Mothering Monday: The night before school.

It’s 8:16 pm, and school starts tomorrow.  My soon to be second and fourth graders are excited.  They’ve showered.  They are chatting away in bed before we tuck them in and give the “Lights out, no more talking” command.   The Phillies backpacks are packed with new and recycled school supplies.  Sure, they LOVE summer.  But they also LOVE school. So for them, tonight is a good night.

For my soon to be seventh grader, not so much!  We’ve had several rounds of tears this past week.  We’ve heard all about the evils of school and why he hates it so much.  We’ve battled the summer math packet, but ignored the summer reading list.  (He loves to read, just not what he’s told to read.)  He’s in the shower right now, and neither he, nor Jeff and I, are looking forward to bed time for him.  Because in his mind, the sooner he falls asleep, the sooner he has to wake up and go to school.

Because my younger two thrive academically, socially, and behaviorally at school, I understand the parents who say they can’t wait for summer to end and school to begin.  I understand craving the routine, and not hearing, “I’m bored.”  I get it, really I do.

But, unless you have a child with school issues, you may not understand the knot that forms in a mom’s stomach when she thinks of school.  You may not understand the tears wept and the prayers prayed that hopefully this will be a good year.  You may not understand the fear felt when the phone rings and caller ID tells you it is the school calling … and not because you are worried that your child is sick or hurt, but because you really do not want to hear what he did now.

I’ll be honest, I wish just as much as he does that I could tell him he didn’t have to worry about school.  I hate it for him just as much as he hates it.  But for the next 6 years, he still has to go.  And so I pray:

God, please be with my son this year.  Please help him to find joy in his days at school and not to be angry.  Please help him to be surrounded by students that will encourage him and build him up and drown out the voices of any students who may want to tear him down.  Please help his new support teacher “get” him and know the best ways to help him.  Please give the teachers an extra dose of patience and love for him.  Please give him an extra dose of kindness, goodness, gentleness and self-control for them.  Please help him to find his words and his voice when he needs it, and help him to keep his mouth closed when he needs to.

God I am worried.  I am trying to trust in you with my son.  But still I worry.  Help me to trust you.  Help him to trust you.  Help us both to cast all of our fears, anxieties, and worries on you, so that you can fill us with your peace.

Be anxious for nothing, but in everything by prayer and supplication with thanksgiving let your requests be made known to God.  And the peace of God, which surpasses all comprehension, will guard your hearts and your minds in Christ Jesus.  (Philippians 4:6-7)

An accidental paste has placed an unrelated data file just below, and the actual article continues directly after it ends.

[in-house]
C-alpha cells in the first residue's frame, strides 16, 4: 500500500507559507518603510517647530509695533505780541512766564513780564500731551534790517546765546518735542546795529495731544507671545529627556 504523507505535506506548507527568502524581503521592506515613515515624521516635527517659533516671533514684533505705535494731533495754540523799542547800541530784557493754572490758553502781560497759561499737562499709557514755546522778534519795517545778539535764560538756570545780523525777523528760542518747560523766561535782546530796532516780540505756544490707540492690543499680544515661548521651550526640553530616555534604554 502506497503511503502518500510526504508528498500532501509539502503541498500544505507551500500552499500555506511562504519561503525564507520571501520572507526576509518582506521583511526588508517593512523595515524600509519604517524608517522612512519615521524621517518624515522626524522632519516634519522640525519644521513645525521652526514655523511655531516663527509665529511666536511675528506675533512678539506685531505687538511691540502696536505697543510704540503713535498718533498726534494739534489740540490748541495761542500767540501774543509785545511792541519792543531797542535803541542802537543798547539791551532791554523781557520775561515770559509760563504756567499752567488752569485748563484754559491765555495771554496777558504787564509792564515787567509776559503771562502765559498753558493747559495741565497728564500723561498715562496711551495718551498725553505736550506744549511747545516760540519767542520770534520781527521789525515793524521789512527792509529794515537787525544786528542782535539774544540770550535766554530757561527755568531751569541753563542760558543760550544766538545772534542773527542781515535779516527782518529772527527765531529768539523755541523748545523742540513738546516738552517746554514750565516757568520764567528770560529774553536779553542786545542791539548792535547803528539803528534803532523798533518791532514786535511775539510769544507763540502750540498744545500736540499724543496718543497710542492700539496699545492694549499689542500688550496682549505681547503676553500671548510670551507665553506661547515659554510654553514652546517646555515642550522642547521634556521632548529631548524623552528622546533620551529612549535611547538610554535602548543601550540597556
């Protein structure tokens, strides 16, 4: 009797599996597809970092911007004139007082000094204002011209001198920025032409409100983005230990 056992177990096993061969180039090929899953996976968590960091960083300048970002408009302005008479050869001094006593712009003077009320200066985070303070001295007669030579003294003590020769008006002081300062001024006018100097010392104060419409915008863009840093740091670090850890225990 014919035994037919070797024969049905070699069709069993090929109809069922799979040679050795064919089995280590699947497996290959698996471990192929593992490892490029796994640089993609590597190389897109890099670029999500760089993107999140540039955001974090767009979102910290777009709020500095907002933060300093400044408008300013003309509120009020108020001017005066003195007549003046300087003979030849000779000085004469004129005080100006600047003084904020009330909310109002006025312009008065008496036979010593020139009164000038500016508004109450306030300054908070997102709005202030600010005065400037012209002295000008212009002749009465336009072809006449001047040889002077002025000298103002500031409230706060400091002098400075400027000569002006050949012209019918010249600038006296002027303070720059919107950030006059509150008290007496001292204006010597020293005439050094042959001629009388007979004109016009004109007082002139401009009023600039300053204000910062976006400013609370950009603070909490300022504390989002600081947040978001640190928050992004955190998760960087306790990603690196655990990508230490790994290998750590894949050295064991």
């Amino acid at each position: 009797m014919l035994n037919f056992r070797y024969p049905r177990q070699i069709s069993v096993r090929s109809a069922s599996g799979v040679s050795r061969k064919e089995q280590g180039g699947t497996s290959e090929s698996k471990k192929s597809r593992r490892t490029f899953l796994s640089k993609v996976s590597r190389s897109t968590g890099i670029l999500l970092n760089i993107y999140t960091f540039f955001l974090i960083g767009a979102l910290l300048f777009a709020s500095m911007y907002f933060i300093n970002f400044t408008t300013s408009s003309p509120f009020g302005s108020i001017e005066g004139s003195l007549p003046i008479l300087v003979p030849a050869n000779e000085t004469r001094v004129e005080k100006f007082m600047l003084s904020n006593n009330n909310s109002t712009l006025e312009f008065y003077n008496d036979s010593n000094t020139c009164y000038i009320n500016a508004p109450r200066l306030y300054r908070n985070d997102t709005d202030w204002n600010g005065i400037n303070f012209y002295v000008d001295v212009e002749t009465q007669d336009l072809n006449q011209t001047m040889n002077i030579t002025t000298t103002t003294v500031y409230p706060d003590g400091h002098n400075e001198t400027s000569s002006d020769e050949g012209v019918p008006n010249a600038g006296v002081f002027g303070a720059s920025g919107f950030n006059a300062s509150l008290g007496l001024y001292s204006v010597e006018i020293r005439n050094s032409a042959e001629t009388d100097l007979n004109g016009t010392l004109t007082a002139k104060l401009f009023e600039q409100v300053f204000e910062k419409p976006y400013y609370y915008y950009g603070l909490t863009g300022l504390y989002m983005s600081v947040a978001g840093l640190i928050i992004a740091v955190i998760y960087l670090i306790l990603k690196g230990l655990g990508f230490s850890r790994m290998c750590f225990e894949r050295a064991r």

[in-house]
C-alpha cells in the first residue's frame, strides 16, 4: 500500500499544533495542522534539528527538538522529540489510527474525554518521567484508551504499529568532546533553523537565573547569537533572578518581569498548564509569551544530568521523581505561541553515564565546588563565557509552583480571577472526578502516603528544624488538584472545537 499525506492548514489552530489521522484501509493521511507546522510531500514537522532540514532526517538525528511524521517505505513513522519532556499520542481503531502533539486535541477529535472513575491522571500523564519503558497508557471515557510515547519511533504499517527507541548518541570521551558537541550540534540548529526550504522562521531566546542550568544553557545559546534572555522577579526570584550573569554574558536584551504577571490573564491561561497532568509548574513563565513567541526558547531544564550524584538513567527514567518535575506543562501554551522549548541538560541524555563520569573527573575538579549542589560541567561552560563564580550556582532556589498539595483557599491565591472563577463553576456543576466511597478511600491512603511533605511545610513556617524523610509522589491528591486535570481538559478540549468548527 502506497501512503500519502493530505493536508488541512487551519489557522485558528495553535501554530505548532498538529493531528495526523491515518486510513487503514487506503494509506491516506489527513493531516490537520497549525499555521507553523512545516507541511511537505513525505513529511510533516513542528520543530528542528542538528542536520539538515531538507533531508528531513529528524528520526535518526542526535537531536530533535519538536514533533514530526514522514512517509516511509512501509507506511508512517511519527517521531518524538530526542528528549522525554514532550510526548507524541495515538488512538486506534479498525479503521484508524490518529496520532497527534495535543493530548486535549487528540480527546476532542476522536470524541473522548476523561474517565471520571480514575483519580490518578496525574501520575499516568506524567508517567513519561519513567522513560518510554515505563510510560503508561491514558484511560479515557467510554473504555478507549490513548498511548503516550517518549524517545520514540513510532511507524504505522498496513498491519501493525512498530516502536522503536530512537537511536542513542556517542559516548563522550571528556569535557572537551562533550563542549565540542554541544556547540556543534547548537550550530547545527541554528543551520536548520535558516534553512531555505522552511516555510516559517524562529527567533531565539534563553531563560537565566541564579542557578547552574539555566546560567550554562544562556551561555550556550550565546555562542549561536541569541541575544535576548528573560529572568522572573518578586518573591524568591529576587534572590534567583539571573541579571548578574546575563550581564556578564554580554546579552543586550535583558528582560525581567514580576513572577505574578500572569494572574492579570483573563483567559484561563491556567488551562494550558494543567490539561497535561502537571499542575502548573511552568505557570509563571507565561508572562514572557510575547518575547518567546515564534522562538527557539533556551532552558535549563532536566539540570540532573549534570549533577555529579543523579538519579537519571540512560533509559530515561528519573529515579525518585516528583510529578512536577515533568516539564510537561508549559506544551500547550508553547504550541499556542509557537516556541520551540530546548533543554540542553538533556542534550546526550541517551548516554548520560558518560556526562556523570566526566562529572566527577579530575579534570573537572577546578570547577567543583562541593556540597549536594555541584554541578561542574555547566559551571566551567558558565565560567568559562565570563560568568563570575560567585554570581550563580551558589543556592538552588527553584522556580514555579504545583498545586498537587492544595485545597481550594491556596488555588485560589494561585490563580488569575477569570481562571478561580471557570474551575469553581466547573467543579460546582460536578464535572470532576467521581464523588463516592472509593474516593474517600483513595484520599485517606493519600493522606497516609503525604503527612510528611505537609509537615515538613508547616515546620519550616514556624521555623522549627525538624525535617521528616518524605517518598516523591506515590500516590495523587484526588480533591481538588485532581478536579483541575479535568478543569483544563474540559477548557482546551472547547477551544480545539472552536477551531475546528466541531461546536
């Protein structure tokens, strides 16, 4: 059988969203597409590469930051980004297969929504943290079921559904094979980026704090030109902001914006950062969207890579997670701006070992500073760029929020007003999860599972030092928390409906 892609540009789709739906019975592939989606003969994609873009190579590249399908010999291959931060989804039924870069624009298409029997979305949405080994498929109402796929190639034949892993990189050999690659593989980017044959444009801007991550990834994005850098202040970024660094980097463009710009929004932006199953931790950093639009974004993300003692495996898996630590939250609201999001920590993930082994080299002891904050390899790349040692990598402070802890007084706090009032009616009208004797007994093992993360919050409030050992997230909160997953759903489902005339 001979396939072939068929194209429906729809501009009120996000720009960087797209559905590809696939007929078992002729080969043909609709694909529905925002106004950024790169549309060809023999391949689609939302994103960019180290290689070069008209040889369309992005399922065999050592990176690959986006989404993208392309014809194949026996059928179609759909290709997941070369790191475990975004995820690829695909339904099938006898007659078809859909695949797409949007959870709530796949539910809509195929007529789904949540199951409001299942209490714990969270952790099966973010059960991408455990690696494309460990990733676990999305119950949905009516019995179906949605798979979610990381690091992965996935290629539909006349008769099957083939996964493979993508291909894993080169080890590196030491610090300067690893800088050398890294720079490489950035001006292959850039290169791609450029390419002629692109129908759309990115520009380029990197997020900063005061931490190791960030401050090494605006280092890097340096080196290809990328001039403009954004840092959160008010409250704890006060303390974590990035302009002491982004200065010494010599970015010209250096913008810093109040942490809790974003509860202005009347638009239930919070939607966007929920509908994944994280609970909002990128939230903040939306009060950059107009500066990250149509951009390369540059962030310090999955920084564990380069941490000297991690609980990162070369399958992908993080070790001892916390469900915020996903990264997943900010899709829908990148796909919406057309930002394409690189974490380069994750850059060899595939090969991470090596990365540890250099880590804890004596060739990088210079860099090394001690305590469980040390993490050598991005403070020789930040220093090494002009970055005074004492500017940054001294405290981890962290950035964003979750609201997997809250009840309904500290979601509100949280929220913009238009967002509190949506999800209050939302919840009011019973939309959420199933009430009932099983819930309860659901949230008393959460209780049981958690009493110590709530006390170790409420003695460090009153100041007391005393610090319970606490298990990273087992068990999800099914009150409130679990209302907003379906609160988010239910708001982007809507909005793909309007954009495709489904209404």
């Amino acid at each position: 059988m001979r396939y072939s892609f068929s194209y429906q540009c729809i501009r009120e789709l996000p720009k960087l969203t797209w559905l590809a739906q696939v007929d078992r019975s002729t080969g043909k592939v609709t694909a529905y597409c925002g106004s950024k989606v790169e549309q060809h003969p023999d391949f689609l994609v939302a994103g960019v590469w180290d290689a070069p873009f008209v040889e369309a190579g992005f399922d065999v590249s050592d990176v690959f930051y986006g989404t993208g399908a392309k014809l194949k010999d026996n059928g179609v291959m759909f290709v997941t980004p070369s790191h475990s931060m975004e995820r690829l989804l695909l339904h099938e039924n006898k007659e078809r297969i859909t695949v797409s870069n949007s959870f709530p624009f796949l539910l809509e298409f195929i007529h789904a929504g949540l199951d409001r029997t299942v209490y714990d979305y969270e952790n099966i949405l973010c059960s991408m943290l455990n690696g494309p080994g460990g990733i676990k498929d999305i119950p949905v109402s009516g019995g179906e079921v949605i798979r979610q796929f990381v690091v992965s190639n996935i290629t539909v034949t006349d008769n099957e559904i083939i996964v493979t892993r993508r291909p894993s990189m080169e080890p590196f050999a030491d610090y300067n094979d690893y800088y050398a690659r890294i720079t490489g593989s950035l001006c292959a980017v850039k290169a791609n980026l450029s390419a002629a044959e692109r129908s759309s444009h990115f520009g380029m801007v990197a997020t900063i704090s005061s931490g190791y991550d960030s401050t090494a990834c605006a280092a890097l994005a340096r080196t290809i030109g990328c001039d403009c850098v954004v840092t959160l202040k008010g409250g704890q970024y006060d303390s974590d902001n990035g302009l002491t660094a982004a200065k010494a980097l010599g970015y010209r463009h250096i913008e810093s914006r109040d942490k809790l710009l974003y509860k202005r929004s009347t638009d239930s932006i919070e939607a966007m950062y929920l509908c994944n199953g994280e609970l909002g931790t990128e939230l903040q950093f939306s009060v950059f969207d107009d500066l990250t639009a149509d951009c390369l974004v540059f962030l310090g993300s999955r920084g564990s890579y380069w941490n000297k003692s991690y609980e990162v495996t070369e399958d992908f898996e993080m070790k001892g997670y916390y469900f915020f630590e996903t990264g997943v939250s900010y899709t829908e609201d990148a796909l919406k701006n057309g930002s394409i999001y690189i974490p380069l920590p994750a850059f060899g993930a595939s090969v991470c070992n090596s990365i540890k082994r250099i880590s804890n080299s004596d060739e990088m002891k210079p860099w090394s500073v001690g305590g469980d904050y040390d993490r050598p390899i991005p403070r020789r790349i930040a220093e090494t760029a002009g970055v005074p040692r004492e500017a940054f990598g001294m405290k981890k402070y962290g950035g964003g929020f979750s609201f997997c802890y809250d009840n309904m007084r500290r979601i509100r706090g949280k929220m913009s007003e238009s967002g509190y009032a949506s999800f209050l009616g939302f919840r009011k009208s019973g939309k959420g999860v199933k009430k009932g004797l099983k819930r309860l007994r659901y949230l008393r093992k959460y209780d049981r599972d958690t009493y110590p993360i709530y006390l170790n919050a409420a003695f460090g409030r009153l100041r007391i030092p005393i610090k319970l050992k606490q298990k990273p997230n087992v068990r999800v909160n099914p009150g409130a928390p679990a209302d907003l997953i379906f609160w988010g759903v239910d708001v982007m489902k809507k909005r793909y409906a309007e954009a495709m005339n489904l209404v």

Are you worried about your child and school?  Do you know that knot in your stomach?  Have you shed more than your share of tears?  Know that I understand.  I stand with you.  I am praying now for you.  And together we will press on!

And thankfully, I get to share the journey with a wonderful, wise man.  Here are the words he wrote about the start of school:

As we are on the eve of another new school year… here’s what I (Jeff Kerchner) want my own children and my students to know:

1. Be kind and respectful… treat the other students and adults who work at the school the way you want them to treat you.

2. Try your best.

3. If you remember and put into practice #1 and #2, I will be incredibly proud of you no matter what grades you receive, and you can be proud of yourself.

4. Don’t be afraid to make mistakes; instead learn from them and move on.

5. Don’t be afraid to try new things; use those opportunities to find out what you like.

6. Being popular is over-rated, and many people you think are popular often feel just as unsure about themselves as you do.

7. Don’t compare yourself to others.

8. Don’t give up if you aren’t good at something right away.

9. Practice getting along with others; this skill is a much better predictor of your future success than any test score.

10. If you need help with anything please ask for it, and don’t feel embarrassed… everyone needs help, and every school has people who truly want to help you.

11. You are not alone.

12. There are other people who can and do understand how you are feeling.

13. This time of your life will not last for long, and you will make it through…

14. … and as you go, remember that you are loved…

Pressing on Together,


P.S.  I know it’s been a crazy long time since I posted anything.  I’m not sure if I still have any readers, it’s been so long.  But as part of my new year’s resolution (because we all know that the start of the school year is really the new year), I plan on writing again.  If you’ll read, I’d love to meet you here Monday through Friday.


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